Secretary of State Mike Pompeo expressed hope to North Korean leaders on Wednesday that their nation will have “have all the opportunities your people so richly deserve” should efforts to denuclearize the Korean peninsula succeed.
“For decades, we have been adversaries,” Pompeo, who arrived Wednesday morning in North Korea, said, according to a Washington Post report. “Now we are hopeful that we can work together to resolve this conflict, take away threats to the world and make your country have all the opportunities your people so richly deserve.”
Pompeo’s visit to North Korea is his second in recent weeks amid preparations for a planned meeting between President Donald Trump and North Korean leader Kim Jong Un. The sudden flurry of diplomatic activity between the two nations – who do not technically have diplomatic ties – marks a sharp departure from decades of chilly relations marked mostly by threats from North Korea to destroy the U.S. and its allies.
The secretary of state met Wednesday with two top North Korean officials: Kim Yong Chol, a former intelligence chief, and Ri Su Yong, a former foreign minister who was North Korea’s ambassador to Switzerland when Kim Jong Un attended school there as a boy.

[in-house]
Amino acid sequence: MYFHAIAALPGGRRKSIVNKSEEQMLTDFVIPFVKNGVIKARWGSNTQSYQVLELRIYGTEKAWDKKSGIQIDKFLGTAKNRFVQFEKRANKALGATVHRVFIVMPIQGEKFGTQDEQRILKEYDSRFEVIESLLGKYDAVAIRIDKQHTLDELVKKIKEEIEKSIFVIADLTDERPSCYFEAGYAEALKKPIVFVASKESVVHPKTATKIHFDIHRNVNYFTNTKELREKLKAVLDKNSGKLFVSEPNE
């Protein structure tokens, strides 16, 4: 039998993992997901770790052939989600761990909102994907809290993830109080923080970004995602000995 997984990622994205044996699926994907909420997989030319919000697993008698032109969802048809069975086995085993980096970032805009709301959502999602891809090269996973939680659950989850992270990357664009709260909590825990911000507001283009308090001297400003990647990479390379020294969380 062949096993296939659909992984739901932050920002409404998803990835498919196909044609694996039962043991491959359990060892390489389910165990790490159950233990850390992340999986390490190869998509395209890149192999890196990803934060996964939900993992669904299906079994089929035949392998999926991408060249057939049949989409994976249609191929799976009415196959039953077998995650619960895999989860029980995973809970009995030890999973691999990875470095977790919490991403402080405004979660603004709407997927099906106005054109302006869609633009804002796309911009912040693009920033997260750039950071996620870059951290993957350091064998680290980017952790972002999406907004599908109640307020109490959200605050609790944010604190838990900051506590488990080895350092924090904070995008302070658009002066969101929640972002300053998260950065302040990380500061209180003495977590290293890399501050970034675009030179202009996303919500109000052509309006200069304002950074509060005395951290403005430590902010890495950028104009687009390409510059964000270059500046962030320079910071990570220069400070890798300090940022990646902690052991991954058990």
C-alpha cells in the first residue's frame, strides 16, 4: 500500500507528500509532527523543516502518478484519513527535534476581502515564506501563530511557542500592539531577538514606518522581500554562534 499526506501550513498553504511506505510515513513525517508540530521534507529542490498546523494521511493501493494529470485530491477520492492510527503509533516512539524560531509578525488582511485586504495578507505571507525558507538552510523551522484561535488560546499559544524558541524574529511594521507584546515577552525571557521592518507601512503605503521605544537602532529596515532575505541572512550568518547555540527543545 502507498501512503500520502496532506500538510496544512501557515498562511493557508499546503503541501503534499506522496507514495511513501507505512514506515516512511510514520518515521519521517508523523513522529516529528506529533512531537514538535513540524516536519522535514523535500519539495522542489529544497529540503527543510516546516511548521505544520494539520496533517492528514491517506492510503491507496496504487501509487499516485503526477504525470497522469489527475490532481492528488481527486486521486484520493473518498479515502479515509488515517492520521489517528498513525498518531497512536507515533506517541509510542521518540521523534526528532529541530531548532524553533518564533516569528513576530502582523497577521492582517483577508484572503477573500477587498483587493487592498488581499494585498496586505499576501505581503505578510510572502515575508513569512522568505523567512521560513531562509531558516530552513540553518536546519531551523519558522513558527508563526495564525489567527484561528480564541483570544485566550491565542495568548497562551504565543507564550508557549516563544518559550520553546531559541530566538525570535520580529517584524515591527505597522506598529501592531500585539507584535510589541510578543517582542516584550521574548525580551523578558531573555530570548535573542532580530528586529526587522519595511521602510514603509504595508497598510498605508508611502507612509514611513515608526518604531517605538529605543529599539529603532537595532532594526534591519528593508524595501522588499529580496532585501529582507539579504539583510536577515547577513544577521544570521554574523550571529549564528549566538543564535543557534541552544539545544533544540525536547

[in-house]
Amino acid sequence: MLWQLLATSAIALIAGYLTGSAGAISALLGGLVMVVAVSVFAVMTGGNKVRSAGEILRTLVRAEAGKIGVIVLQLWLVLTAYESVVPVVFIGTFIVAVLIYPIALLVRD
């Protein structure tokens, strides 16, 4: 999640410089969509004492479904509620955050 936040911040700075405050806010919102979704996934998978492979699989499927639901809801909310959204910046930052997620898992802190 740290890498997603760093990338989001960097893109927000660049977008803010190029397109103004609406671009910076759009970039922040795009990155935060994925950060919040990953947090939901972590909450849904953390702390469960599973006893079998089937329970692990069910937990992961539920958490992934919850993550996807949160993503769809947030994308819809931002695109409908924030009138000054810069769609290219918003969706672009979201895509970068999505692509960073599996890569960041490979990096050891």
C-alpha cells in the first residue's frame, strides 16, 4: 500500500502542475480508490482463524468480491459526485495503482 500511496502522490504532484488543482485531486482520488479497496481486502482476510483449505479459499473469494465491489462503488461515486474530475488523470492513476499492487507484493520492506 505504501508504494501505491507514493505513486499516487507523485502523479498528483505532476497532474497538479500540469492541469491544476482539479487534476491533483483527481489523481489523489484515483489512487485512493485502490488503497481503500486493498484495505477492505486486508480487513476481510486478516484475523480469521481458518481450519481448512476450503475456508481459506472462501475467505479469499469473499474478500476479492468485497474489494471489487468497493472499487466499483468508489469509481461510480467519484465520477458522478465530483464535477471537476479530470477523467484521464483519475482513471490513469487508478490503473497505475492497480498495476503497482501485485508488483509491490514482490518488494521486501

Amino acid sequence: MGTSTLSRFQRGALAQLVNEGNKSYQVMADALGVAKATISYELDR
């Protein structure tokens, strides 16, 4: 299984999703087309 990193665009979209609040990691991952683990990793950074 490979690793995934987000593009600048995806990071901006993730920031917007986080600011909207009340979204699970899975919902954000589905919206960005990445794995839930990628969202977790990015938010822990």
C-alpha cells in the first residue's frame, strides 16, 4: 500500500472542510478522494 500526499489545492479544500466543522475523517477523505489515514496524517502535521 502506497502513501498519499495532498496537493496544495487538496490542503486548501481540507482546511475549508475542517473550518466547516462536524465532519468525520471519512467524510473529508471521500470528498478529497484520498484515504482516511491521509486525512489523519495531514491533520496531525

Kim Yong Chol, addressing Pompeo’s delegation, said “everything is going well in Pyongyang now” and that North Korea would focus its energy “into the economic progress of our country.” Those efforts, he said, are “not a result of sanctions that have been imposed from outside,” a reference to the package of heavy economic sanctions imposed on North Korea by the U.S. and its allies.
Pompeo praised his North Korean counterparts for their work so far in negotiating the details for a Trump-Kim summit, the date and location for which the U.S. president said Tuesday have already been selected. Such details have yet to be released publicly.
“There are many challenges along the way. But you have been a great partner in working to make sure our two leaders will have a summit that is successful,” Pompeo said.